The Martial family is happy when they are together.
By Quincey Taylor
Welcome to one the newest college faculty members: assistant professor Dr. Marc-Aurel Martial! Born to some of the first church members in Haiti, married to his college sweetheart, and father of three children whose ages range from 21 to 2, Marc adds a light to the college that fellow faculty and students thoroughly enjoy. Even though he has had some trials in his life, he sees these as an opportunity to learn and rely wholly upon the Lord.
Marc came to the United States when he was around 17 years old. One of his heroes, the mission president of the Port-Au-Prince mission in Haiti from 1991 through 1996, was named Fitzner André Joseph. Joseph always treated Marc with respect, and inspired him to consider serving a mission. He followed Joseph’s advice and served in the Ivory Coast Abidjan mission.
After returning home, Joseph and his wife helped Marc with the application process to come to the United States and attend Rick’s College. Marc’s family came together to sponsor him and he started his journey. He eventually transferred to BYU and applied for the nursing program in 1998.
Marc met his future wife, Paka, when the two were at BYU. He knew marrying her was the right choice after he saw Paka and his mother interact. Even though they didn’t share a common language (Marc’s mother spoke Haitian Creole) they connected and became friends. They were later married in 2001 and continued with their education – Paka in statistics and Marc in nursing.
The road to having children was not an easy one for Marc and Paka, a road that included infertility and eventual adoption. Although the heartache was always present, they filled their pre-parenthood years with good deeds and experiences. They did humanitarian work, continued in their careers, and bought a house.
Throughout the years, different friends and family members would suggest adoption, but the Martials weren’t ready yet. They were holding out hope that they would be able to have children biologically. However, in 2009, they decided to submit their application for adoption. Only a month and a half later, the process quickened when they met with the birth mom of their future son. In September of that year, Dahiren was born and became a part of the Martial family.
Although suddenly becoming parents was slightly overwhelming, the Martials found support in their community, church, and family. Little did they know that their family was only beginning the process of growth.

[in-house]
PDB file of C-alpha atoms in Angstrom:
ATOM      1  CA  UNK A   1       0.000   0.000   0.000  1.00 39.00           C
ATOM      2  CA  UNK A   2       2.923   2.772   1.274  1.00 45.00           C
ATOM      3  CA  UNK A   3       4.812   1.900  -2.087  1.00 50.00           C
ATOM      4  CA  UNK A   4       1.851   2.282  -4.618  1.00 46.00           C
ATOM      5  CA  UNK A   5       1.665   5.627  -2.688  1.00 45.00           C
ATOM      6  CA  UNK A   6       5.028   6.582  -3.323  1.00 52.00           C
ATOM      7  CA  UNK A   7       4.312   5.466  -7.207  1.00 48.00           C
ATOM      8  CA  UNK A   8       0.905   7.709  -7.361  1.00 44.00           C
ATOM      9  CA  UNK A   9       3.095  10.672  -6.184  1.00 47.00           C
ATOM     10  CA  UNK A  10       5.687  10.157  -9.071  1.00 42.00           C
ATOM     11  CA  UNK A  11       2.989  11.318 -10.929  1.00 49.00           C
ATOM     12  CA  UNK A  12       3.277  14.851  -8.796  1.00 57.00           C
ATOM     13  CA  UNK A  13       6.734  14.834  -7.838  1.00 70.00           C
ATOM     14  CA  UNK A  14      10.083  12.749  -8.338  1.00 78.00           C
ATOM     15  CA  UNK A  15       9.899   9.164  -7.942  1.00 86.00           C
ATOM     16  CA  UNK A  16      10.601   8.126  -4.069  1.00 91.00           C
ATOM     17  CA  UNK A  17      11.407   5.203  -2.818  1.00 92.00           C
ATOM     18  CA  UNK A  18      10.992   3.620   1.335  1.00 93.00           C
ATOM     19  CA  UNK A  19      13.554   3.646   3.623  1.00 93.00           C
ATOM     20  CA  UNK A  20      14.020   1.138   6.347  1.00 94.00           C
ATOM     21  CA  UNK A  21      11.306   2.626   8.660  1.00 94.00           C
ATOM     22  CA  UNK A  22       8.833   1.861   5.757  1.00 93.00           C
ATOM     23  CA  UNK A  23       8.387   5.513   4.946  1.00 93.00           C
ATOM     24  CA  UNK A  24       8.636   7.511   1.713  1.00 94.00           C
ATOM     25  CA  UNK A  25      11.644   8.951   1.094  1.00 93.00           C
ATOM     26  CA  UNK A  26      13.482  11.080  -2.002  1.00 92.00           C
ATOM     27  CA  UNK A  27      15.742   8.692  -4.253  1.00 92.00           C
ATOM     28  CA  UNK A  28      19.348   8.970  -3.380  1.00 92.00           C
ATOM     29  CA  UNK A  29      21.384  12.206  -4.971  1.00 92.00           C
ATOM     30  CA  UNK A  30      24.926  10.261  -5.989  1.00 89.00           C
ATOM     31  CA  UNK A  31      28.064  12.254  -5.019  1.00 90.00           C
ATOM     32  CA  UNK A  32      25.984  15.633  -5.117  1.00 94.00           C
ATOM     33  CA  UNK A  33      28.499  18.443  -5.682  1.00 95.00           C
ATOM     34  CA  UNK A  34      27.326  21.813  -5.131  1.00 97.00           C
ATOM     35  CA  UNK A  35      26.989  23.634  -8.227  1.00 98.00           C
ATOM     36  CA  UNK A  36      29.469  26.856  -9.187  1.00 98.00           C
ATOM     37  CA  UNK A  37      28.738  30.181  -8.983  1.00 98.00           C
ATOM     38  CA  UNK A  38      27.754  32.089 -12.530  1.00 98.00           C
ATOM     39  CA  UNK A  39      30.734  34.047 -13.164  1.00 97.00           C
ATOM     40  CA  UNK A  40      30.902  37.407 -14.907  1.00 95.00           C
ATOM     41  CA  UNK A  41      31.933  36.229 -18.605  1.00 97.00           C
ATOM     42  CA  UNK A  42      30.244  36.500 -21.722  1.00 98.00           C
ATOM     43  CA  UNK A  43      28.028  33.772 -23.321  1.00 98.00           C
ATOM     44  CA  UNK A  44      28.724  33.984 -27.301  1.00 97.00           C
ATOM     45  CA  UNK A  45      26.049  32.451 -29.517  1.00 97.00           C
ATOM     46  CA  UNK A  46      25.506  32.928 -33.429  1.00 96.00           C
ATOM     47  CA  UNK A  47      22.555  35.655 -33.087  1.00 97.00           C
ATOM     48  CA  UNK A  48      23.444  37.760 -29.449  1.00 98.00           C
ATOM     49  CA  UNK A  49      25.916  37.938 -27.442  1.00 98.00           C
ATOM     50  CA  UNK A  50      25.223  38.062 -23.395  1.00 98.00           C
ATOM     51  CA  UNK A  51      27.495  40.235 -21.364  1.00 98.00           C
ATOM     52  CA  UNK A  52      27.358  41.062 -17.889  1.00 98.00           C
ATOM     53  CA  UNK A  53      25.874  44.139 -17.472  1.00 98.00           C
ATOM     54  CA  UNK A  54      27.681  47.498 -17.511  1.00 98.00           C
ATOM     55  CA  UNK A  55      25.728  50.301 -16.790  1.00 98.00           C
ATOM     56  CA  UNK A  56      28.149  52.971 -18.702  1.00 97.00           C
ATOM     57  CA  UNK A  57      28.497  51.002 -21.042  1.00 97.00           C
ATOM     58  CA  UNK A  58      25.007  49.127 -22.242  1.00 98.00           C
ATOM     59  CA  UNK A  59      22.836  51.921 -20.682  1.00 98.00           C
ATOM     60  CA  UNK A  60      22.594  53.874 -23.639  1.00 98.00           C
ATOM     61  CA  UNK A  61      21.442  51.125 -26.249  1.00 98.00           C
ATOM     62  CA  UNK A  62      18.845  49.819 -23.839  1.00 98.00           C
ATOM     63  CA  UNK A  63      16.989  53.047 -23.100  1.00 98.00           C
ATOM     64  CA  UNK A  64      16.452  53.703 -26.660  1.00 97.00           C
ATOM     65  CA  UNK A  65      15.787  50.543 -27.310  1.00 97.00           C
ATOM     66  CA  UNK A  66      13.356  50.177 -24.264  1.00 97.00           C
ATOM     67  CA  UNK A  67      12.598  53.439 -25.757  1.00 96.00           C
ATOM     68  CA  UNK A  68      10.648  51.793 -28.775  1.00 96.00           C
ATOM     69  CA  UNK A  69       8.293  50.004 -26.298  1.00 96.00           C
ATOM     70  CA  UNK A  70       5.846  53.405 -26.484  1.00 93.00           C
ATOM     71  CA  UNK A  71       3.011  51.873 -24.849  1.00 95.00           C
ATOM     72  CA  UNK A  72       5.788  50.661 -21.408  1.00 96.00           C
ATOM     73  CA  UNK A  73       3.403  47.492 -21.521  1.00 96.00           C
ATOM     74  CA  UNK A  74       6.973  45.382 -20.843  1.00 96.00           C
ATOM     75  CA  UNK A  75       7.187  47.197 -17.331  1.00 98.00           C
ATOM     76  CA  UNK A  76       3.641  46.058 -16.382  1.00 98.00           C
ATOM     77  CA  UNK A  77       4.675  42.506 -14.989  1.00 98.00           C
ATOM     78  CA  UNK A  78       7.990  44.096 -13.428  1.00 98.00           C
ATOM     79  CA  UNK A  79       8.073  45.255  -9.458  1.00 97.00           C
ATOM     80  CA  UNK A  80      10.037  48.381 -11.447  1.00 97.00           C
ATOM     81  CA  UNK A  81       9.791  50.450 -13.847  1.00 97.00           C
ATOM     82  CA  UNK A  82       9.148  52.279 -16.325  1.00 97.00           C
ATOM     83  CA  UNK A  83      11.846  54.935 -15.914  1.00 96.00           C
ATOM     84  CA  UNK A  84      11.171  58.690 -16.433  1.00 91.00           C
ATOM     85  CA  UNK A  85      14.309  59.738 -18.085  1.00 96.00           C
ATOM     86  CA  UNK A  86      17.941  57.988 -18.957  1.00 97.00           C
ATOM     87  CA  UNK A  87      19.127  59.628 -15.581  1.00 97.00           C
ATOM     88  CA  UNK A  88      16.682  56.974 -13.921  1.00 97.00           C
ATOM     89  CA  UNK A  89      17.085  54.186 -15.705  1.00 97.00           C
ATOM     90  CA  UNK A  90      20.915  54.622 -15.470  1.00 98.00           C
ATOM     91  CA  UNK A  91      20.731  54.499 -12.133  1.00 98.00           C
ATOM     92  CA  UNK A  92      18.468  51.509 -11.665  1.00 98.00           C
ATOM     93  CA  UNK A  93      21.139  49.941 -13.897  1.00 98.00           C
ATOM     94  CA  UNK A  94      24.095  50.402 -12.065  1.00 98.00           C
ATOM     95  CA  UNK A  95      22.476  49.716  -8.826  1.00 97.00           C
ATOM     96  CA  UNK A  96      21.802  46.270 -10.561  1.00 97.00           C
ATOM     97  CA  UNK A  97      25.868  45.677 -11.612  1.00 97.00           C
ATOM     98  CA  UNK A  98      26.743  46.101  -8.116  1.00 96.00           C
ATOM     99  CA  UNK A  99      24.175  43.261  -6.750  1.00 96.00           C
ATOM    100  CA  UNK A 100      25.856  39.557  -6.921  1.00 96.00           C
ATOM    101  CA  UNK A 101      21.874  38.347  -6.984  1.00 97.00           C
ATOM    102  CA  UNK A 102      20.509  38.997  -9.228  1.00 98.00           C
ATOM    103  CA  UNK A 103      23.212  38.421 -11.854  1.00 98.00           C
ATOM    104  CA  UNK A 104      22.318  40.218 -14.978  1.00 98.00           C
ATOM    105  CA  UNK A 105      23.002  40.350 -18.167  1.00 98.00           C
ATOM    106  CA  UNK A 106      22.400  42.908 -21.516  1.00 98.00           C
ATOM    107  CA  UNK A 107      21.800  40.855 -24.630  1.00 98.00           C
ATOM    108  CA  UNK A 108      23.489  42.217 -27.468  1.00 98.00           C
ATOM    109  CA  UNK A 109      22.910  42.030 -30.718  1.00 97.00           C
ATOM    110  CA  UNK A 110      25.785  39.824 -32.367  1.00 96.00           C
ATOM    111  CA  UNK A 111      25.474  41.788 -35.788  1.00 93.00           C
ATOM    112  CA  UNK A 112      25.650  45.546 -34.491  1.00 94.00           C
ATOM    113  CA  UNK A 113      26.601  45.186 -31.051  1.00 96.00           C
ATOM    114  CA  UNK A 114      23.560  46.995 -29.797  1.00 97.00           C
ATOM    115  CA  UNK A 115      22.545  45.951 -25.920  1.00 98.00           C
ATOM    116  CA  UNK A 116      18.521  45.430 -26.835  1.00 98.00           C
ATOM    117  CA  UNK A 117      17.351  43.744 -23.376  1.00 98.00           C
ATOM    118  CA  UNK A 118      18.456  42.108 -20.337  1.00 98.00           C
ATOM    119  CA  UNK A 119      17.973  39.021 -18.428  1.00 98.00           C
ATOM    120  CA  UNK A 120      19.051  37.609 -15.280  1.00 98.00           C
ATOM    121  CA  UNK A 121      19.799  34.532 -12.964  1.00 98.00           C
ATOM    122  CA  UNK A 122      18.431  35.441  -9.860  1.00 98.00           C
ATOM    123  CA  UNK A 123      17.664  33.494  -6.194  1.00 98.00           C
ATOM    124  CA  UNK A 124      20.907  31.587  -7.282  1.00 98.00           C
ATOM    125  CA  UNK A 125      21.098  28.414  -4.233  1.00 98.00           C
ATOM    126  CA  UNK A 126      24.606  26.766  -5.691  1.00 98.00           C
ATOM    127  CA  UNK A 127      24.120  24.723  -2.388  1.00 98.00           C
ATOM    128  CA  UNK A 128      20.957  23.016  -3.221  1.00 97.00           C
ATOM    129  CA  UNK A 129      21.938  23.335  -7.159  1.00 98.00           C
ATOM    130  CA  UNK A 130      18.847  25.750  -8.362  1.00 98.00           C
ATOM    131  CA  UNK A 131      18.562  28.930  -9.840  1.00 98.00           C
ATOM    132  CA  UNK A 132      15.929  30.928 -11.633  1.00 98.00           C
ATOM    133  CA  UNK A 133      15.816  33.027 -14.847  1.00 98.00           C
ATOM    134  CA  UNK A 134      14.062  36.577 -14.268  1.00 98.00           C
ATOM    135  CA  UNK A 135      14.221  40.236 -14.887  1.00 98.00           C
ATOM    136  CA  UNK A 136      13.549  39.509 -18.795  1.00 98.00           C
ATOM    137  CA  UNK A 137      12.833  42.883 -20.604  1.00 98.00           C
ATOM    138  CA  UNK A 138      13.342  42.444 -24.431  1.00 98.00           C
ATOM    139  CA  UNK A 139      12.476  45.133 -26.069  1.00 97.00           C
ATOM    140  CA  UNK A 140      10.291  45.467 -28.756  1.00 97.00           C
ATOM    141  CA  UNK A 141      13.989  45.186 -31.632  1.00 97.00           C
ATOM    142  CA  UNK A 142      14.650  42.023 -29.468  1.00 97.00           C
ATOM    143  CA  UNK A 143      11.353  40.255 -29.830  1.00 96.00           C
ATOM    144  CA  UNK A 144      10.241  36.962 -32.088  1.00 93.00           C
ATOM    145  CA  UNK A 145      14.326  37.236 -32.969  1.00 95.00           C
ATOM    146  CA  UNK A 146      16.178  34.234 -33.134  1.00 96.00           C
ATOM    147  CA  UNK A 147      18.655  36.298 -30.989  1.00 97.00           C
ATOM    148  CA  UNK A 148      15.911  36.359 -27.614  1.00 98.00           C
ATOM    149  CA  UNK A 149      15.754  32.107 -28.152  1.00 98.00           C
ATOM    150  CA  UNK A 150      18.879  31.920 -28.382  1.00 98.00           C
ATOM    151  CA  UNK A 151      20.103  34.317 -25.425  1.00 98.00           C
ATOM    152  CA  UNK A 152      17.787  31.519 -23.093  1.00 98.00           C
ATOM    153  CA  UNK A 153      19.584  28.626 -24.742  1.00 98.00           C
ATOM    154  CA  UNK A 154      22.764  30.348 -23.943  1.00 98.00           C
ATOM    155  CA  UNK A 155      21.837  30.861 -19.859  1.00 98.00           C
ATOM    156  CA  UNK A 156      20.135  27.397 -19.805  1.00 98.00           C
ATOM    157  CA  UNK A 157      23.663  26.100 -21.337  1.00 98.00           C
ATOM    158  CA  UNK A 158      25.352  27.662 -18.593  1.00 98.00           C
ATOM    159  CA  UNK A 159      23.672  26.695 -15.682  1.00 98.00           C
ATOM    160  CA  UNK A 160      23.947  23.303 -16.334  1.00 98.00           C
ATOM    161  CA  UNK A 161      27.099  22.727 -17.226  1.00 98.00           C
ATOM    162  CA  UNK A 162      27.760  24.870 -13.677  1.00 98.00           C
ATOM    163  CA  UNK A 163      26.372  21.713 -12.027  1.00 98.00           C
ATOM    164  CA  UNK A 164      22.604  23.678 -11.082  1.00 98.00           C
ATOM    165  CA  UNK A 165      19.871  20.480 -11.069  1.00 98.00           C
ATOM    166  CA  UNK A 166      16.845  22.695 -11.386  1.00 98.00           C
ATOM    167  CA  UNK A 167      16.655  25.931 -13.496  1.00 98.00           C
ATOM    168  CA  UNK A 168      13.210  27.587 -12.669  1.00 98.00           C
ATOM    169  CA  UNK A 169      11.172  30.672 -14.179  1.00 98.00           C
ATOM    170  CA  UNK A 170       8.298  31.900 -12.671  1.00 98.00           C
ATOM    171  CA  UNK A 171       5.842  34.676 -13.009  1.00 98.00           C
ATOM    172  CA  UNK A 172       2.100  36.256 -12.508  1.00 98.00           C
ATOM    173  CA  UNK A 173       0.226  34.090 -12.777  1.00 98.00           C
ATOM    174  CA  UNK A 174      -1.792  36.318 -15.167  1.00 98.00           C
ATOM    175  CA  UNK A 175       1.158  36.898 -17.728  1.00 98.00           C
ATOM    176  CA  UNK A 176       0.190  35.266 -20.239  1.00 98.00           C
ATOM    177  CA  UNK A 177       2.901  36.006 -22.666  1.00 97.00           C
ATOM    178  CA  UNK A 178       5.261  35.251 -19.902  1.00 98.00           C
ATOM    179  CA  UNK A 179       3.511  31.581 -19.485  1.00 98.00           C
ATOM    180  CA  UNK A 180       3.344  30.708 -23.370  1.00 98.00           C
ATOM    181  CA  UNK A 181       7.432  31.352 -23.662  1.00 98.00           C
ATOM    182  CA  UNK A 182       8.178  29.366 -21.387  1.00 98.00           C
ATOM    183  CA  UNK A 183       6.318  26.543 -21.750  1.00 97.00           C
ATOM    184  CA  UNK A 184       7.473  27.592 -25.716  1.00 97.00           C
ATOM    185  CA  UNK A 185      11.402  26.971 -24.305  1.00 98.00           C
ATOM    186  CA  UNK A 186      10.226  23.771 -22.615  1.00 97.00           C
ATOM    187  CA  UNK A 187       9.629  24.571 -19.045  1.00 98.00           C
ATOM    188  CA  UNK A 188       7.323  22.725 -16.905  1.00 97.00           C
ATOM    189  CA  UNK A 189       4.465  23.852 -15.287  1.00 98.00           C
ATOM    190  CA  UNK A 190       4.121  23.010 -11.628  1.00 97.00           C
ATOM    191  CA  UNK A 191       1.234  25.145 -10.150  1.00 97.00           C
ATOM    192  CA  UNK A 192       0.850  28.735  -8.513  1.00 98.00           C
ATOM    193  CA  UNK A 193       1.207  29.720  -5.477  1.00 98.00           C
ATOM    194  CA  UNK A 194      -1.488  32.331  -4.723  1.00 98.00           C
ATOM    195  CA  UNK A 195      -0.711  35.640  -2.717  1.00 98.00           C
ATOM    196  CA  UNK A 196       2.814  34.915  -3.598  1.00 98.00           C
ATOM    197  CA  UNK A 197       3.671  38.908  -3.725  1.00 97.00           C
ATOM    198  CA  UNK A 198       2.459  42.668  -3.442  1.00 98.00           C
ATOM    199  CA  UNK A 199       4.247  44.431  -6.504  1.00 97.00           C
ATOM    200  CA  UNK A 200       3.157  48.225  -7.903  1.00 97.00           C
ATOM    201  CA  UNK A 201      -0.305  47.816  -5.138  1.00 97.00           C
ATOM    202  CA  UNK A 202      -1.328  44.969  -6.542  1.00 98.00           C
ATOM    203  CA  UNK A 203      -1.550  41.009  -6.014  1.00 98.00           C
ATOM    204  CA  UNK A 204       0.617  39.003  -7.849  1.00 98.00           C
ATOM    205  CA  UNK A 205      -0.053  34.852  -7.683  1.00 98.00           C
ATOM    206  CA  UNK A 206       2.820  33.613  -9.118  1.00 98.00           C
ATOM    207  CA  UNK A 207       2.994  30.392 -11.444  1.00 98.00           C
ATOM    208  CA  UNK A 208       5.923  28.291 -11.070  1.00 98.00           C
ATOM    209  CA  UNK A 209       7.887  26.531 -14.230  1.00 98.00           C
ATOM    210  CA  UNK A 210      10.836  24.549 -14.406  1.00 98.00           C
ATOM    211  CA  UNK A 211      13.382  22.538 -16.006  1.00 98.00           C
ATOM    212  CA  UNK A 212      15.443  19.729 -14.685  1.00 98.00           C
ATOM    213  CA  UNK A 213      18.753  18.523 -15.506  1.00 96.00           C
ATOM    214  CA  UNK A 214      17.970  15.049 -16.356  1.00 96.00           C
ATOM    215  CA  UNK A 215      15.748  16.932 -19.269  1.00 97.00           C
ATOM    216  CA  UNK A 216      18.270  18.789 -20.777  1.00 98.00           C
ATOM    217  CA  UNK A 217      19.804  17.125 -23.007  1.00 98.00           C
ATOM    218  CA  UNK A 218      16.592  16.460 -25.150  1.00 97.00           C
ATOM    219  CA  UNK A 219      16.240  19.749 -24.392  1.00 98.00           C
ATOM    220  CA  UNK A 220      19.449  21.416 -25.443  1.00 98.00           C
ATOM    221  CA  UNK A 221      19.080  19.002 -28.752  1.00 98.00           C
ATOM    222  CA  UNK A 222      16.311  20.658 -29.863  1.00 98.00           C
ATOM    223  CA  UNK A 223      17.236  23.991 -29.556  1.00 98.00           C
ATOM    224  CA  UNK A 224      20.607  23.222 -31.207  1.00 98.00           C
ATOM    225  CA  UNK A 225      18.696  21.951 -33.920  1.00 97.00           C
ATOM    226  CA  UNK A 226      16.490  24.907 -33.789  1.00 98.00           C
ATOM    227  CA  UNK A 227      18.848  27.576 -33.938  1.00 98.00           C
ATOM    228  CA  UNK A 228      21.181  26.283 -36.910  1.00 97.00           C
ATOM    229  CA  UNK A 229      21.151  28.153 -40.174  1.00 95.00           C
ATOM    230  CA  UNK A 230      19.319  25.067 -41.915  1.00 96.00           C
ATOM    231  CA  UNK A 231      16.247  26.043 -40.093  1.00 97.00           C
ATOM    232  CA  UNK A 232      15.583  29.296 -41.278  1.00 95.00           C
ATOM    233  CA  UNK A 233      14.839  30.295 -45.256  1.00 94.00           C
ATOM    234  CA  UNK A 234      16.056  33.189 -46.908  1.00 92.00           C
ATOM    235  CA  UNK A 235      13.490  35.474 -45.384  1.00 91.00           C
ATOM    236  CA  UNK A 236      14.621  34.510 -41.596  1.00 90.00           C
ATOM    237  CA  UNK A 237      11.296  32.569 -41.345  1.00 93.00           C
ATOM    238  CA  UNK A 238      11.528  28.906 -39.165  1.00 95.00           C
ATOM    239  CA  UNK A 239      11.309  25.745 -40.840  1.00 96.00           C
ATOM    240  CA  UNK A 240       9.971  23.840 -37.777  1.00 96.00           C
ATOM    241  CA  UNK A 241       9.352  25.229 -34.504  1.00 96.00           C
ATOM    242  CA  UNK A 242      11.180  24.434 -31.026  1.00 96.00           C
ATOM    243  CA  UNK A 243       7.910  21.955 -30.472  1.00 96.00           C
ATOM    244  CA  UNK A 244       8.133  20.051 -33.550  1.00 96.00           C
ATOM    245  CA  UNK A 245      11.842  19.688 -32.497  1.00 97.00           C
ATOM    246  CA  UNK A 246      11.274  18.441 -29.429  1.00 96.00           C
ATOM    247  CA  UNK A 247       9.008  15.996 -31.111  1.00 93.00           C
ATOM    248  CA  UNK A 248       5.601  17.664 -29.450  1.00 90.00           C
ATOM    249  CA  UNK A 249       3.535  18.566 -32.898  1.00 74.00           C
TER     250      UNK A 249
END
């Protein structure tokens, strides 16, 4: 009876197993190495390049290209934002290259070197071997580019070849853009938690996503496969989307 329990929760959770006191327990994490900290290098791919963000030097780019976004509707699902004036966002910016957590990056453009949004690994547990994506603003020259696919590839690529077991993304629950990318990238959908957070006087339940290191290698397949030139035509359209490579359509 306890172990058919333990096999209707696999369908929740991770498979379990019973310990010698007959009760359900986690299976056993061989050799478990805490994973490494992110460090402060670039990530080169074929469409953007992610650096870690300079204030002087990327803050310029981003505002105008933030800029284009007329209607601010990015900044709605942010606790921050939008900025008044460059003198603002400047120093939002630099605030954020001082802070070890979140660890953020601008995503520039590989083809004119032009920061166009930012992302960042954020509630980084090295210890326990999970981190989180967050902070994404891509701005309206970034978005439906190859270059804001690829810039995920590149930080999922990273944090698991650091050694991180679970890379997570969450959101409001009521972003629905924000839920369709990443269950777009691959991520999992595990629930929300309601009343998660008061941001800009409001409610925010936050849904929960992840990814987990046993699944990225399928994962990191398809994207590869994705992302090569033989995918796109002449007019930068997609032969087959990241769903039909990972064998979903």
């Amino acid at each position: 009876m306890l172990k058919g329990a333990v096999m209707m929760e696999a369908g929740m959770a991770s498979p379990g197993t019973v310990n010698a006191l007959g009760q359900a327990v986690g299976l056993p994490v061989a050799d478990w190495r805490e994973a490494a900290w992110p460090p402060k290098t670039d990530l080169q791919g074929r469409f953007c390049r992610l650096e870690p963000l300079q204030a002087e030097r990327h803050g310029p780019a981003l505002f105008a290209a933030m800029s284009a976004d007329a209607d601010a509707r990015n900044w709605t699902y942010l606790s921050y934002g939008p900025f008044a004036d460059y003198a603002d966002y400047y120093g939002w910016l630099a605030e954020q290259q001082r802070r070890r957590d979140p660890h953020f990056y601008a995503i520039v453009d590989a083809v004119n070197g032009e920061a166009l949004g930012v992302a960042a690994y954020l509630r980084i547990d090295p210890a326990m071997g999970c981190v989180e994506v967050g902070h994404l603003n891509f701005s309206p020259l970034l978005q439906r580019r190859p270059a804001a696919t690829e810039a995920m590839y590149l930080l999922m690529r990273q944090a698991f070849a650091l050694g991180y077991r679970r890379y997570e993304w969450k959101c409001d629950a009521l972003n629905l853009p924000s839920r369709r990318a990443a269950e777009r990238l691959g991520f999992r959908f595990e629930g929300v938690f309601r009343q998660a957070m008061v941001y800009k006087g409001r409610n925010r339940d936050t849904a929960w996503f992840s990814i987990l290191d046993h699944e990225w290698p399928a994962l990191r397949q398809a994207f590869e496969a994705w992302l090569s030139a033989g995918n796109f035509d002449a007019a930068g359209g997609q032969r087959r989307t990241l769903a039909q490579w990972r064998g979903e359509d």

The next year, they heard about the devastating 7.0 earthquake that hit the island of Haiti. A friend of theirs from the church had passed away, and her 12-year-old son, named Levi, was being cared for by the bishop of the ward. His only living immediate relative was his older sister, who was currently attending BYU-Idaho.
Marc and Paka contacted the sister, wanting to know her desire for her brother. She wanted him to come to the United States to be closer to her, so the Martials started to try and find a way to make that happen.
After jumping through legal hoops for ten months, Levi finally came to the US under the Martials’ guardianship. Two years later, Levi asked to be sealed to the family eternally. Fast forward to today, and Marc describes Levi as “the leader of our children; he is a good example, caring and loving.” He is currently attending BYU.
However, the Martial family wasn’t complete yet. In the summer of 2016, Paka found out the wonderful news that she was expecting. Nine months later, she gave birth to a baby girl they named Dahlia. Marc laughs, “She’s the center of the universe.” Dahlia, who is now two and a half, brings so much light and excitement to the family.
Marc and Paka were worried that Dahlia might forget about Levi when he left on his two-year mission, but since the change where families can FaceTime with their missionaries every week, their relationship blossomed. They’ve definitely seen the prophet’s promise when he said this change would strengthen family bonds.
Marc loves to play racquetball and soccer, and enjoys more time to do so after finishing his PhD. He keeps an avid journal and recommends the practice to everyone.